ROSEN: At its zenith, 25 percent of the civil docket of the federal courts were prisoner filings, and it is now down to about 10 percent. It’s still a very large number, approximately 29,000 a year ago, but it’s from… 25 percent to 10 percent. And in the majority of circuits, I think it’s six of eight that have ruled on this, the rule is both with and without prejudice count.
This case comes from Colorado, so the state solicitor general, Eric Olson, argued for a bright line rule to strike a balance between reducing inmate litigation and making it easy to manage.
OLSEN: The text is straightforward. If a case was dismissed for failure to state a claim, it meets the statutory definition regardless of whether that dismissal was with or without prejudice because, in either circumstance, that case was dismissed, which is what the statute looks to.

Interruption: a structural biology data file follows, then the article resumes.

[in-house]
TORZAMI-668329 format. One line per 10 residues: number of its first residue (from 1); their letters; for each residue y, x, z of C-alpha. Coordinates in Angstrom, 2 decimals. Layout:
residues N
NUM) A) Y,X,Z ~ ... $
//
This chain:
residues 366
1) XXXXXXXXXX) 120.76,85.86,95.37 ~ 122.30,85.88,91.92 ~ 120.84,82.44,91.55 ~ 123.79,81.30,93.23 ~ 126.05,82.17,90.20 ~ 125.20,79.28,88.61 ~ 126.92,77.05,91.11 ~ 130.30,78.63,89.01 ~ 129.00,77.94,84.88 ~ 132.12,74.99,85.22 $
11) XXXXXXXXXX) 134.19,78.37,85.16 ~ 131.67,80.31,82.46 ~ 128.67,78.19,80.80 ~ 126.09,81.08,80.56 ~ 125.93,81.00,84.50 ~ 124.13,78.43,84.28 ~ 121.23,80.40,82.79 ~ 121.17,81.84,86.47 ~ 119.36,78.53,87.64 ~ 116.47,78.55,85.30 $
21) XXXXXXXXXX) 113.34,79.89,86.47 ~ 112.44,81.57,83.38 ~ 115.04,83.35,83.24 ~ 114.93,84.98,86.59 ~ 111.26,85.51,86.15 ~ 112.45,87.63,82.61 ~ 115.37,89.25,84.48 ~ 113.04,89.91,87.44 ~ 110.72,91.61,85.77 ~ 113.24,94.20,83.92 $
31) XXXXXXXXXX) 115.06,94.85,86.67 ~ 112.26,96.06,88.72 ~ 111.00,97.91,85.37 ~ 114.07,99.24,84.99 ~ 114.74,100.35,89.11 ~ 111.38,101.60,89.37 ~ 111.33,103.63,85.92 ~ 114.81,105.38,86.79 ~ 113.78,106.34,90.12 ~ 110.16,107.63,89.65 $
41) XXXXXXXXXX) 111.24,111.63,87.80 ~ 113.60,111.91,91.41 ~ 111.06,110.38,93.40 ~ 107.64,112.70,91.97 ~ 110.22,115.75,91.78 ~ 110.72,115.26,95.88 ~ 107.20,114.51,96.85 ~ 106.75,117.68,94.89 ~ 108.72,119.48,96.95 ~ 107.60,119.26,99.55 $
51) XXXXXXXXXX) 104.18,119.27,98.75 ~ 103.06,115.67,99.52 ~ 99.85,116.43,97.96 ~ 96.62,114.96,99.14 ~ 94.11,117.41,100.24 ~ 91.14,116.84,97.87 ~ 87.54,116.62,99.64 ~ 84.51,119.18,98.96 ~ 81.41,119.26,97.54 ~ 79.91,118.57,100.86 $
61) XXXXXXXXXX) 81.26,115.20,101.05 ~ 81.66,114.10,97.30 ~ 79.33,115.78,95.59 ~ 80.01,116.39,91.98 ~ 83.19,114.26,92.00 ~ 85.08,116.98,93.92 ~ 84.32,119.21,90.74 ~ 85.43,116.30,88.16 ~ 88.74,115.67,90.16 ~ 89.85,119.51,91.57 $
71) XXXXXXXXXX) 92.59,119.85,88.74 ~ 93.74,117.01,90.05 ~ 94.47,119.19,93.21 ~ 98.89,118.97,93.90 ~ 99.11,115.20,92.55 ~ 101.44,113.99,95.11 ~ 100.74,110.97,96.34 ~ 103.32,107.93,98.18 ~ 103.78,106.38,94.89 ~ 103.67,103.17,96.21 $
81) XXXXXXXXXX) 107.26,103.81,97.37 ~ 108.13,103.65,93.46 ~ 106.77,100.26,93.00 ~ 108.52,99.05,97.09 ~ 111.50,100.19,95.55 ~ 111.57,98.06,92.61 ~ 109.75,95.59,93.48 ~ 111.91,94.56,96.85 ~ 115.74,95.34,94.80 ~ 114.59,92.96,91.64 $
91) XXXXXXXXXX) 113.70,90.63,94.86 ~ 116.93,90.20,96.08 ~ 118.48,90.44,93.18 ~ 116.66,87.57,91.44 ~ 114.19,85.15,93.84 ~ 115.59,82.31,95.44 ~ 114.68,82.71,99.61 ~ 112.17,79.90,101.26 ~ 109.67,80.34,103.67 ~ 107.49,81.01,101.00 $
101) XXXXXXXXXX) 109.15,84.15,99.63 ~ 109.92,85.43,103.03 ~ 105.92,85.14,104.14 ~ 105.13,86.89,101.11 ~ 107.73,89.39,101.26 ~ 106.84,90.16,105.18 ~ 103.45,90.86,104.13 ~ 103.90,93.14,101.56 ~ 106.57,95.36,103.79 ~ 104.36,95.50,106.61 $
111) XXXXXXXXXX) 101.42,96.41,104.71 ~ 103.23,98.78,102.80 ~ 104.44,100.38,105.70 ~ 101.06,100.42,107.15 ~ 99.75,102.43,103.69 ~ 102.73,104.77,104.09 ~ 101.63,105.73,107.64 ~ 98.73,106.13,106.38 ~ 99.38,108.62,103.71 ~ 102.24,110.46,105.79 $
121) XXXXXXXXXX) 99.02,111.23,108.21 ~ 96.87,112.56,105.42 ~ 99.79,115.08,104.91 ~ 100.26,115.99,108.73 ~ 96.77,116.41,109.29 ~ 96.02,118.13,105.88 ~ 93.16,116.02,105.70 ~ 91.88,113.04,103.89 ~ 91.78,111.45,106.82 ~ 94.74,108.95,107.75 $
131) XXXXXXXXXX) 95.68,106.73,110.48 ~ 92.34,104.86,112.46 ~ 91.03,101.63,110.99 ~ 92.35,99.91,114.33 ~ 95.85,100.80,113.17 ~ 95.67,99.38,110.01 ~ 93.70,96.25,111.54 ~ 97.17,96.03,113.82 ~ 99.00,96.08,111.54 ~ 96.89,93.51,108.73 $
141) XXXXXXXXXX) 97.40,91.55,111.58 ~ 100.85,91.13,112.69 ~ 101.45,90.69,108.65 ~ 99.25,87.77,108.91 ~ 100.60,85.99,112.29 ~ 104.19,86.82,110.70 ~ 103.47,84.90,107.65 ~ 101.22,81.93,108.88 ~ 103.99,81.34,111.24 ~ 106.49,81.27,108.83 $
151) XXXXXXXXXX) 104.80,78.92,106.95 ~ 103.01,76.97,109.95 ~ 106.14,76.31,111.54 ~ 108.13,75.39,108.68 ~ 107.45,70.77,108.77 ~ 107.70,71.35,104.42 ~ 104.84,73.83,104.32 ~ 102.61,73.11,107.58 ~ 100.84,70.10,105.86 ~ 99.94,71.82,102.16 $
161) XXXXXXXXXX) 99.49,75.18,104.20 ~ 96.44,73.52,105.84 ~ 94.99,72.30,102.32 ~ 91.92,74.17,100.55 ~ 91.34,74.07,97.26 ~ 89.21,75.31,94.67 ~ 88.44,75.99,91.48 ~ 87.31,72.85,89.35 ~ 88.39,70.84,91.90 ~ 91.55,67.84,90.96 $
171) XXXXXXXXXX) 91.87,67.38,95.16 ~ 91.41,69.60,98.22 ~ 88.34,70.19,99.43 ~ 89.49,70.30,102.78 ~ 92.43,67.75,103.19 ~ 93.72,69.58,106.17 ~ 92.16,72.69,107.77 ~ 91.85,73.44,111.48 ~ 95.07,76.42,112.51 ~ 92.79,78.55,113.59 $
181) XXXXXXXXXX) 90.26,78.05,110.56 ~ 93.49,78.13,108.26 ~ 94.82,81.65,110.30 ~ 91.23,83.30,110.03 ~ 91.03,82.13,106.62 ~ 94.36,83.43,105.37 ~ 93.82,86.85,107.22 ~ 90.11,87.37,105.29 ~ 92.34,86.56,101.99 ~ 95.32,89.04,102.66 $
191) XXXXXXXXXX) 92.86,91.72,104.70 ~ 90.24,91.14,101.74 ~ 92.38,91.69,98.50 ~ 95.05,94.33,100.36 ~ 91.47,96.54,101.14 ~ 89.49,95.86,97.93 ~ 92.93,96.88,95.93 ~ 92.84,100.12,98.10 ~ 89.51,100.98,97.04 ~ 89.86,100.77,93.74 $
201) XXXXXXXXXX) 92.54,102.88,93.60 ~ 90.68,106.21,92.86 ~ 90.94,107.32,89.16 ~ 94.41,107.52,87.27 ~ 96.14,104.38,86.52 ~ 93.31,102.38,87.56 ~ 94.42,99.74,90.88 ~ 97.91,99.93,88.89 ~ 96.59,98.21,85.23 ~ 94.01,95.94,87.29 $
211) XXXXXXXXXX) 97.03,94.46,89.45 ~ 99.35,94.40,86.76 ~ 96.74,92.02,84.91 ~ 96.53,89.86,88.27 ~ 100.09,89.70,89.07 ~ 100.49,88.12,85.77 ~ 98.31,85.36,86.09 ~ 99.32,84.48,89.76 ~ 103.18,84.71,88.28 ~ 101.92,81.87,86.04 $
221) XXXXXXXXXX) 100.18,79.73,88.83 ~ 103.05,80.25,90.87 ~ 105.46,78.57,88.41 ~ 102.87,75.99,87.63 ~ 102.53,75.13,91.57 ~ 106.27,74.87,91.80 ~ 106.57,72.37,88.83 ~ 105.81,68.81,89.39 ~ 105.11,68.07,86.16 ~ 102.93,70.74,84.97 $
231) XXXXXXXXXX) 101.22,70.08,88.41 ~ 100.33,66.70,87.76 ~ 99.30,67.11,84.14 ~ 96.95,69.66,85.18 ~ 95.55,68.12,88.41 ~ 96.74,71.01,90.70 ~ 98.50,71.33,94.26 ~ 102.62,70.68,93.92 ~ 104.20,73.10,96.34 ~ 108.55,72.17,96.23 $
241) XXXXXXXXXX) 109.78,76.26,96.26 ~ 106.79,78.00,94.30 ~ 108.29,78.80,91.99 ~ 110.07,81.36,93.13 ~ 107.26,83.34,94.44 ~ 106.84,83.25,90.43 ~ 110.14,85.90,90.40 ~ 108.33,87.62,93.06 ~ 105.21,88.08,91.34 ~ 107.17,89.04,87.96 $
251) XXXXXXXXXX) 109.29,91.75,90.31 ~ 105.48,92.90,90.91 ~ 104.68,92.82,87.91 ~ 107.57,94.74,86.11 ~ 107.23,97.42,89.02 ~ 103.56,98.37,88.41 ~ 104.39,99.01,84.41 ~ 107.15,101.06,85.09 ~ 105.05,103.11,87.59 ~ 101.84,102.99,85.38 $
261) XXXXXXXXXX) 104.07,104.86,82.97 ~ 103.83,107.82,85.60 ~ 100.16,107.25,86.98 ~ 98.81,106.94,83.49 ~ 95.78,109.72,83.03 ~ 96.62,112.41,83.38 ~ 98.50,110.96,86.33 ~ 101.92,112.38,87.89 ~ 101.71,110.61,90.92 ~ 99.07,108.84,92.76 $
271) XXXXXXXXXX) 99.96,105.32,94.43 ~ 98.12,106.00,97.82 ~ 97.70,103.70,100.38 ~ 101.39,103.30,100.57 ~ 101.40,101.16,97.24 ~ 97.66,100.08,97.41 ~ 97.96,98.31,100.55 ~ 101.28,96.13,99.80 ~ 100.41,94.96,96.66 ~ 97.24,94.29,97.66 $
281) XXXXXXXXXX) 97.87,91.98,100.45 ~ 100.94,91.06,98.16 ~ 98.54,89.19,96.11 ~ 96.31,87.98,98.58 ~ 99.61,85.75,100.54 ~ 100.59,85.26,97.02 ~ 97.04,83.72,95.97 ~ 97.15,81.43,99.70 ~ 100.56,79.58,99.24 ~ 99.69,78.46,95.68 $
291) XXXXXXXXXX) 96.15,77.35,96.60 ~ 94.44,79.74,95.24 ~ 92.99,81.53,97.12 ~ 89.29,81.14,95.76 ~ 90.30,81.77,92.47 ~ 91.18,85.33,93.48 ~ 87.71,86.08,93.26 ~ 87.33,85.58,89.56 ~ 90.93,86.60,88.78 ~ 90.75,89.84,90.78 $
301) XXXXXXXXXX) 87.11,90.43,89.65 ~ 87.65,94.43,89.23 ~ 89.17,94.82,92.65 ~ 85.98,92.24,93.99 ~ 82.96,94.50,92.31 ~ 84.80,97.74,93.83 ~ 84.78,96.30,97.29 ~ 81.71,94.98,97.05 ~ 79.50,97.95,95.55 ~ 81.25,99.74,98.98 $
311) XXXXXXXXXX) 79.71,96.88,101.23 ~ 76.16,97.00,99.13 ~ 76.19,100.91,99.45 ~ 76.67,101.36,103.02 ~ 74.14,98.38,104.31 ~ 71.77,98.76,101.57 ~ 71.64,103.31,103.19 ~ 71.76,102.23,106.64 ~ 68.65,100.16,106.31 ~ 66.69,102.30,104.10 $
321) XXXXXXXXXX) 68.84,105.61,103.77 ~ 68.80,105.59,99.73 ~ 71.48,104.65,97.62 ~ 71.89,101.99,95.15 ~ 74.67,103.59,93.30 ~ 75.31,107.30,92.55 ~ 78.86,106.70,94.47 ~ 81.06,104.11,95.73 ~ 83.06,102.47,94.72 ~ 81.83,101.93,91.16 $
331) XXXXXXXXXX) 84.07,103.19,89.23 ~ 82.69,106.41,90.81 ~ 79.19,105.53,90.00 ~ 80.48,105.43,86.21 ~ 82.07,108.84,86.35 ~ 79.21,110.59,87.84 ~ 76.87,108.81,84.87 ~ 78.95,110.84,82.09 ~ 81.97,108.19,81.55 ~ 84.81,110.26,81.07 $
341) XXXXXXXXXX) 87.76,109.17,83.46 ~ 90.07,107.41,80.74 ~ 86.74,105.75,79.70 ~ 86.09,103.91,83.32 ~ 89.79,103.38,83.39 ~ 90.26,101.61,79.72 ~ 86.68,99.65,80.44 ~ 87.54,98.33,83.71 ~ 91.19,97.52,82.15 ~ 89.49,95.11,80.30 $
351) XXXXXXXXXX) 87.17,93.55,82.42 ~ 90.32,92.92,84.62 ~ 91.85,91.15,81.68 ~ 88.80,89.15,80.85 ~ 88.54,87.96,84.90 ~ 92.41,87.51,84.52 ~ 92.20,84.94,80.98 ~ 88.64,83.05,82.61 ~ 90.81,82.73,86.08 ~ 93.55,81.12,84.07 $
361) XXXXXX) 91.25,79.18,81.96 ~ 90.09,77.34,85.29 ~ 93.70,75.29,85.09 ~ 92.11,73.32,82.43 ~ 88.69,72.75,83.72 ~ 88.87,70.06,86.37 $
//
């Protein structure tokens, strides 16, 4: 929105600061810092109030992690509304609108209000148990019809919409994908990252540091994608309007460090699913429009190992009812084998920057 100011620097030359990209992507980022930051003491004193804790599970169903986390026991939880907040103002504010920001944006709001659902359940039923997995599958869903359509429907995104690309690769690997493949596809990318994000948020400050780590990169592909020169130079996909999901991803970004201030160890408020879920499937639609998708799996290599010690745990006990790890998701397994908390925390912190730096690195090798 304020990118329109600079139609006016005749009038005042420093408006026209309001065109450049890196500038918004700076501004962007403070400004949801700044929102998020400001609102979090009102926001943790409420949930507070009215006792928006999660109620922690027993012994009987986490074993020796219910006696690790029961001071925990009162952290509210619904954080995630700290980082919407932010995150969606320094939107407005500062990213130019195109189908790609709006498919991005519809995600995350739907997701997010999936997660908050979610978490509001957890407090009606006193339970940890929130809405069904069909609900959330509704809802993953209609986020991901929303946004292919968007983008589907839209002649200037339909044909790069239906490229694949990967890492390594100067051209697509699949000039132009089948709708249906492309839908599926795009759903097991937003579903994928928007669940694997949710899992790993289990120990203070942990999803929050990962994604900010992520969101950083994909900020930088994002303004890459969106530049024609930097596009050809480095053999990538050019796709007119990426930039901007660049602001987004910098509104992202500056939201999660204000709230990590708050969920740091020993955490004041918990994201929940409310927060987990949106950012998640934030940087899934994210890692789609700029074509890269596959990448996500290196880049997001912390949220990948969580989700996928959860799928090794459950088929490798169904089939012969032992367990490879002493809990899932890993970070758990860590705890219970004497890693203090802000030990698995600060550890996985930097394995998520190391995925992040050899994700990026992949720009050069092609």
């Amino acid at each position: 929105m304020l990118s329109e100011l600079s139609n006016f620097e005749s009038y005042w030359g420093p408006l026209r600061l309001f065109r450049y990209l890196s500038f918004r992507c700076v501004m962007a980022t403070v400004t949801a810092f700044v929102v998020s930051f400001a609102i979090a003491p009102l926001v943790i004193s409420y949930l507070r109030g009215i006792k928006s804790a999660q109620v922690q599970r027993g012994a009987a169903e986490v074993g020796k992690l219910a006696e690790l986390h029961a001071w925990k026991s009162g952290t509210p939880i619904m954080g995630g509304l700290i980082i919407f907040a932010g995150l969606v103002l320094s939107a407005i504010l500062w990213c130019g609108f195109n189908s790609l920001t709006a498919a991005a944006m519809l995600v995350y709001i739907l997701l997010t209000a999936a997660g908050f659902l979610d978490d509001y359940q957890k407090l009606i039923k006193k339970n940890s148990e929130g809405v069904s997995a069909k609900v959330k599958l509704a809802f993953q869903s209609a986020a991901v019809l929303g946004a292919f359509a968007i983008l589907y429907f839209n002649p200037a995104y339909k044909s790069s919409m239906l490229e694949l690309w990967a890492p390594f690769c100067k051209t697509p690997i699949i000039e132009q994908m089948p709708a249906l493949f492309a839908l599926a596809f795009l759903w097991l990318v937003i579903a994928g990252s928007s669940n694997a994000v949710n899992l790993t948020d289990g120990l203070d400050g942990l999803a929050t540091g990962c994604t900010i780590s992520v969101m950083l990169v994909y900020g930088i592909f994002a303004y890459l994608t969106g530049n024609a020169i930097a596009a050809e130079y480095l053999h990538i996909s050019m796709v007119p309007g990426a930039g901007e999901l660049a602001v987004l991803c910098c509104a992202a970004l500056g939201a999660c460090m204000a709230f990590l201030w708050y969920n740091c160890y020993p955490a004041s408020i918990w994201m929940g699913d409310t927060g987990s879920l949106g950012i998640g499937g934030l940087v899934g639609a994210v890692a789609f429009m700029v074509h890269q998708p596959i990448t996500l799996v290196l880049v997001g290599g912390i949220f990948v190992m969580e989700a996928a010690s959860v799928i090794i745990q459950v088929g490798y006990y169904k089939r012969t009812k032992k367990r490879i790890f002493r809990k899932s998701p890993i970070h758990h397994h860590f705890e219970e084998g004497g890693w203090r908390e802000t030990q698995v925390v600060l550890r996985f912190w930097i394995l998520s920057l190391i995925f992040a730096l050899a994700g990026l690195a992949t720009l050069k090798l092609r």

But Justice Brett Kavanaugh could see a scenario that would be unjust to inmates.
KAVANAUGH: Suppose a prisoner files a suit and the district judge … dismisses without prejudice; the prisoner corrects the error, fixes the defect, files a suit and prevails. Not only is it sufficient to state a claim, prevails in the case. You would still say that that prisoner has a strike even though they won the case?
OLSEN: Well, if it was — we look at the statutory text, which says an action was dismissed.
KAVANAUGH: … Doesn’t that strike you as odd, that you have a winning case and you get a strike under the PLRA?
What he means by that is a strike under the Prisoner Litigation Reform Act.
Lawyer for the inmate, Brian Burgess, agreed with Kavanaugh’s skepticism, that we shouldn’t restrict meritorious claims from inmates. That would be unjust for sure.
It’s hard to read how this one’ll turn out. The chief justice was worried about overwhelming the courts with inmate litigation. But the tenor of most questions leaned in favor of the inmate.
And that’s this week’s Legal Docket.